Hoping I get SOMETHING to happen to point me in the right direction to go.
Life is great..... but if you get lemons - compost them :-)
Near Atlanta GA... newbie to gardening & Composting

john gault
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If you're not sure if there's enough water than you probably need to add water. Water is absolutely necessary for the mico-organisms to be active; without water eveything goes dormant.

Too much water is really only a problem if your compost is submerged in water (even just paritally) or organic matter is being carried away while watering.

yoseph
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Hi pickupguy07. I think I'm in almost same effort with you to temp up our compost. :lol: I want to temp up my compost pile caused of the main material I used is cow manure. I wanna surely myself to kill the danger E. Coli that maybe there. And I want my compost pile done faster too (around 2 months).

Two days ago I made my compost pile with fresh cow manure, sawdust, rice bran, and rice hull ash. My three Carbon materials are all powder. I mix all together form a heap and uncovered. Today, I monitored the temperature and got disappointed result. The temp. only 34 Celsius (the outside temp. is 33 Celsius). I think I made a mistake. My pile was too compact. Is it true?

So I added some grass clipping and dry leaves to give some space in my compact pile.

Then I'm wondering. Does manure release its nitrogen so fast so that it doesn't have nitrogen anymore? Does grass clipping release and keep its nitrogen longer than manure? So please advice what materials should I use to make my hot and fast compost?

Thanks :D
There are nature destroyers, there are nature guardians. But how awesomely some nature changers.

pickupguy07
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I'm not sure how fast nitrogen is released.
Maybe someone else with chime in that is more knowledgeable.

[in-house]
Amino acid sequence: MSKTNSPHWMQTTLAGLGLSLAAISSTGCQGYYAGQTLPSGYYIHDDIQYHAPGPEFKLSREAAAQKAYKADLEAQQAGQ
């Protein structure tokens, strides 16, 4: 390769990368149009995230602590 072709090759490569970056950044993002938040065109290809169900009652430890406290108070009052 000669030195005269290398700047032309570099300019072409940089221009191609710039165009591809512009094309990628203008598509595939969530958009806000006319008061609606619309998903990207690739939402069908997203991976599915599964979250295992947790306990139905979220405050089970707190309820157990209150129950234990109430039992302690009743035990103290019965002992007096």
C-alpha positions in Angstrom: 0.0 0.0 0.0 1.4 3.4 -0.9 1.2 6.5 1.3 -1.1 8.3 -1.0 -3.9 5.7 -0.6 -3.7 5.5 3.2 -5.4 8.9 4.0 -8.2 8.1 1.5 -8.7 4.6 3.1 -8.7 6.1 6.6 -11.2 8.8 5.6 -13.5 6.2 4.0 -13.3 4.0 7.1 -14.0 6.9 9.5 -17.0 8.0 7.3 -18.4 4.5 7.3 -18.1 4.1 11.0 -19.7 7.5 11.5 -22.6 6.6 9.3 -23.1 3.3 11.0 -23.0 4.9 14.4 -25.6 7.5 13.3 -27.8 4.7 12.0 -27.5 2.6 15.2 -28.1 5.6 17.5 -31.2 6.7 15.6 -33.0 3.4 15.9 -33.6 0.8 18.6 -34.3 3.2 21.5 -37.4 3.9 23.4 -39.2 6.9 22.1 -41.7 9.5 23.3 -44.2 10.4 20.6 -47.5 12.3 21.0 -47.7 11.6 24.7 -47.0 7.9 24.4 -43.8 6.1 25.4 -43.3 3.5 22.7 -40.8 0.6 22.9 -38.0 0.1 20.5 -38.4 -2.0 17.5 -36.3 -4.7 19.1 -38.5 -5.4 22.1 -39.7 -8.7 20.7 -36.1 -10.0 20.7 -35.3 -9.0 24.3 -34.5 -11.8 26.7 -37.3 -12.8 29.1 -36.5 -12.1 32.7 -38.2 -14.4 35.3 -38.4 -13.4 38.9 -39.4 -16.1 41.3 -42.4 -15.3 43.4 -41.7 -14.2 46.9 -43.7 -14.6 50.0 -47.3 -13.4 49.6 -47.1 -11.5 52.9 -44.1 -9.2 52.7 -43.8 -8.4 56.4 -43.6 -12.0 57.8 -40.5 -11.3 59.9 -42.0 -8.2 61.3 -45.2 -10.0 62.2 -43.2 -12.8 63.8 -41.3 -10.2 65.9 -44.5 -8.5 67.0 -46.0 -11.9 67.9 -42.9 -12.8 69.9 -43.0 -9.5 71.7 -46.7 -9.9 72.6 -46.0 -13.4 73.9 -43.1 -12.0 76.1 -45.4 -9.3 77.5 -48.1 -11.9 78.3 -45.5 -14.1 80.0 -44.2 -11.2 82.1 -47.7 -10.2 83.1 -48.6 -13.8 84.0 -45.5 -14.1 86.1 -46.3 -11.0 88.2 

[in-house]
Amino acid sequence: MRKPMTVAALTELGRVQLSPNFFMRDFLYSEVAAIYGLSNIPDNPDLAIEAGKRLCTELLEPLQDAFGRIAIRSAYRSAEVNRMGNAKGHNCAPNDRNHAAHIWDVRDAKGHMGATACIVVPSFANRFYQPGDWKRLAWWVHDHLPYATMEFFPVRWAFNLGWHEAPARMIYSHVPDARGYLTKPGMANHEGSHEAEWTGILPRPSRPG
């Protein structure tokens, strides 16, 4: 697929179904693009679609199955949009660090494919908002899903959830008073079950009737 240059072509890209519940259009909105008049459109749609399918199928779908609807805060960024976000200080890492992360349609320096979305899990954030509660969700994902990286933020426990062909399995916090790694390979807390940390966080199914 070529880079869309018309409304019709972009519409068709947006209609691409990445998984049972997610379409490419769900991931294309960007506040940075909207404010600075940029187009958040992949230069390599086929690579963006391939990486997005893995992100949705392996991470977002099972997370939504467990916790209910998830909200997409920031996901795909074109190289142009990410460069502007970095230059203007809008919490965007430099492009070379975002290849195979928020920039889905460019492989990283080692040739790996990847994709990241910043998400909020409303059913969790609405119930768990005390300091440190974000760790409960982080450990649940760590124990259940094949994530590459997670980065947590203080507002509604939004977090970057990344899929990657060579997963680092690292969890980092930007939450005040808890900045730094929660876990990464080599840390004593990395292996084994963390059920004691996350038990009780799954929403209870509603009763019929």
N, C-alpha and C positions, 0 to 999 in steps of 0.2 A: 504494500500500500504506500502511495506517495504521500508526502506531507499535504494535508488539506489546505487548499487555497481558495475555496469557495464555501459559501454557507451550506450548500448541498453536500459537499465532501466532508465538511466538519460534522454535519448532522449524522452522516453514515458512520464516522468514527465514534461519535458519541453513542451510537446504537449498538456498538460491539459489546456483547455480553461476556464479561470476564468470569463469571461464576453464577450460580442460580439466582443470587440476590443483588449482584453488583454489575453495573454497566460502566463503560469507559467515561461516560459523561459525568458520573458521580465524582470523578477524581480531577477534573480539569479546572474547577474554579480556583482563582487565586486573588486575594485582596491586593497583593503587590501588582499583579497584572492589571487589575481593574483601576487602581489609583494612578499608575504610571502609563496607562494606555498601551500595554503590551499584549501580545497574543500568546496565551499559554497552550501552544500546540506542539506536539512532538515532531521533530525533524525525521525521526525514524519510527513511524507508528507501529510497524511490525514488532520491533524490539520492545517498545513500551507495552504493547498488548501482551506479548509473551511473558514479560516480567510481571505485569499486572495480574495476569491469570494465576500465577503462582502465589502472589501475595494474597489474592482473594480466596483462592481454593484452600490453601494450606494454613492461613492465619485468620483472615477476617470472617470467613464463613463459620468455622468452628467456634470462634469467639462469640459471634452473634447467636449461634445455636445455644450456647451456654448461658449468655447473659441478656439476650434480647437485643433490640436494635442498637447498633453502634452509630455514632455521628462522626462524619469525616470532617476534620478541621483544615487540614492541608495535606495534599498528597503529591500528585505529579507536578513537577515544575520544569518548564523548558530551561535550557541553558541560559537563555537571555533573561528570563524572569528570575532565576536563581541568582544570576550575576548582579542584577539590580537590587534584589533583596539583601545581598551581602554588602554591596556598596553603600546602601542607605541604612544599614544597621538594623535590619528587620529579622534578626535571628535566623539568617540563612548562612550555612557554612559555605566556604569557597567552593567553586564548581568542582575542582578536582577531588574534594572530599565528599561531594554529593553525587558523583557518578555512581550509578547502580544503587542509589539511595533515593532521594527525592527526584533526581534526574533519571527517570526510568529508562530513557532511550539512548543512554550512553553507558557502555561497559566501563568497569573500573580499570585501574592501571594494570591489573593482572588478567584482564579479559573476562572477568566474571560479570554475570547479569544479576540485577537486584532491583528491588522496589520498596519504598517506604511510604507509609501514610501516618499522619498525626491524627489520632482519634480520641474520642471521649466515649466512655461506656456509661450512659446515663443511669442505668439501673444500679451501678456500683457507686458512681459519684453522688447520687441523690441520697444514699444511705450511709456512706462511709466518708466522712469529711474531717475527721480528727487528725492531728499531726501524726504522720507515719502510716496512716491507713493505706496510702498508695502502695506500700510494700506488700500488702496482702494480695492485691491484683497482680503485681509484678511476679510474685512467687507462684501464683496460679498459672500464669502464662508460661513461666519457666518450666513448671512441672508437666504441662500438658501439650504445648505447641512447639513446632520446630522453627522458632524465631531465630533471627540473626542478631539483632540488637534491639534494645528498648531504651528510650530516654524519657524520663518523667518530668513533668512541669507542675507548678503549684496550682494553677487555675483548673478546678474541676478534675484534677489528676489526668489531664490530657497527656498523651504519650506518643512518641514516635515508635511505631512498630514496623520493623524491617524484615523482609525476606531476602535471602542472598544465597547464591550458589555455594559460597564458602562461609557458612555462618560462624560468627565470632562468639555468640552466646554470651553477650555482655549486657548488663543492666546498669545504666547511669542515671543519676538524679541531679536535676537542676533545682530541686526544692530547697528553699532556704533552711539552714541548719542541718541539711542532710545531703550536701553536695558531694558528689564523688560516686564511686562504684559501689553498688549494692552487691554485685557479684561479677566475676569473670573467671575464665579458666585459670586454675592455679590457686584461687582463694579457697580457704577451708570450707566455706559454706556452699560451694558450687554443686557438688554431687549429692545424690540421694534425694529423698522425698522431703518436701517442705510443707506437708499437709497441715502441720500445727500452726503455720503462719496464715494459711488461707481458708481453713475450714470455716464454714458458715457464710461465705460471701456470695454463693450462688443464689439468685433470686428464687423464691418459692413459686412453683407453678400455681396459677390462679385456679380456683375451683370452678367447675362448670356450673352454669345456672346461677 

I "assume" the nitrogen stays in the pile, ot the compost wouldn't help too much..?? but thats only a guess
Life is great..... but if you get lemons - compost them :-)
Near Atlanta GA... newbie to gardening & Composting

toxcrusadr
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You may be onto something with the powder problem. A hot pile consumes a LOT of oxygen, so if it's too compacted and dense, it can't get the air to create that much heat.

Also, it can take more than 48 hrs. to heat up. But I think you are on the right track by adding some fluffy materials.
Tox

yoseph
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Joined: Mon Sep 12, 2011 4:59 am
Location: Indonesia

After I added more grass clippings and leaves, my compost pile could get temp up. I was happy at that time. But the temp is disappointing now, same with outer temp -wall-

My grass clippings dried. I think the nitrogen lost, so fast? :?:

I don't know what should I do? Please help me, must I let for the next few months with this condition? I know my pile is in 3' x 3' and only 2' height caused of I can't collect the materials easily.

Pleaseee... nutz:
There are nature destroyers, there are nature guardians. But how awesomely some nature changers.

toxcrusadr
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Joined: Thu Sep 09, 2010 8:50 pm
Location: MO

Grass clippings retain their nitrogen when dried, as many green materials do (such as leaves harvested when green, then dried).

I do not think your manure pile lost its nitrogen in a couple of days.

How is the moisture content? It should be damp but not dripping. Dig in and check the middle.

And if it's compacted down again, consider turning it so it gets plenty of air.
Tox

yoseph
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Joined: Mon Sep 12, 2011 4:59 am
Location: Indonesia

Okay Tox, thanks for info. I'll pay attention about the moisture.

Now my pile consist a lot of grass clippings, green leaves and dry leaves. I think my temp down caused of my pile have shrunk and buffeted by many winds (My pile structure is Freestanding Compost Pile). It's good, means that my organics decomposing :)

In struggle work, I always collect grass clippings, green leaves and dry leaves day by day and shred manually with grass cutter. I want to collect until 3' of height. Now my pile is 40" x 40" x 23".

Thanks all folks :D
There are nature destroyers, there are nature guardians. But how awesomely some nature changers.

yoseph
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Posts: 8
Joined: Mon Sep 12, 2011 4:59 am
Location: Indonesia

Hooray, this morning my inner compost temp is about 105F. Now, I know about insulating in compost size, thanks all folks.

My Freestanding Compost Pile had shrunk from 40" x 40" x 32" to 40" x 40" x 24" in few days. Let me ask about optimal size in hot composting process. The optimal size of hot composting are 3'x3'x3' until 5'x5'x5'. Is this optimal size valid just in the early of building a compost pile? What should we do about the size after this pile have shrunk caused of decomposing?

Thanks for advise :)
There are nature destroyers, there are nature guardians. But how awesomely some nature changers.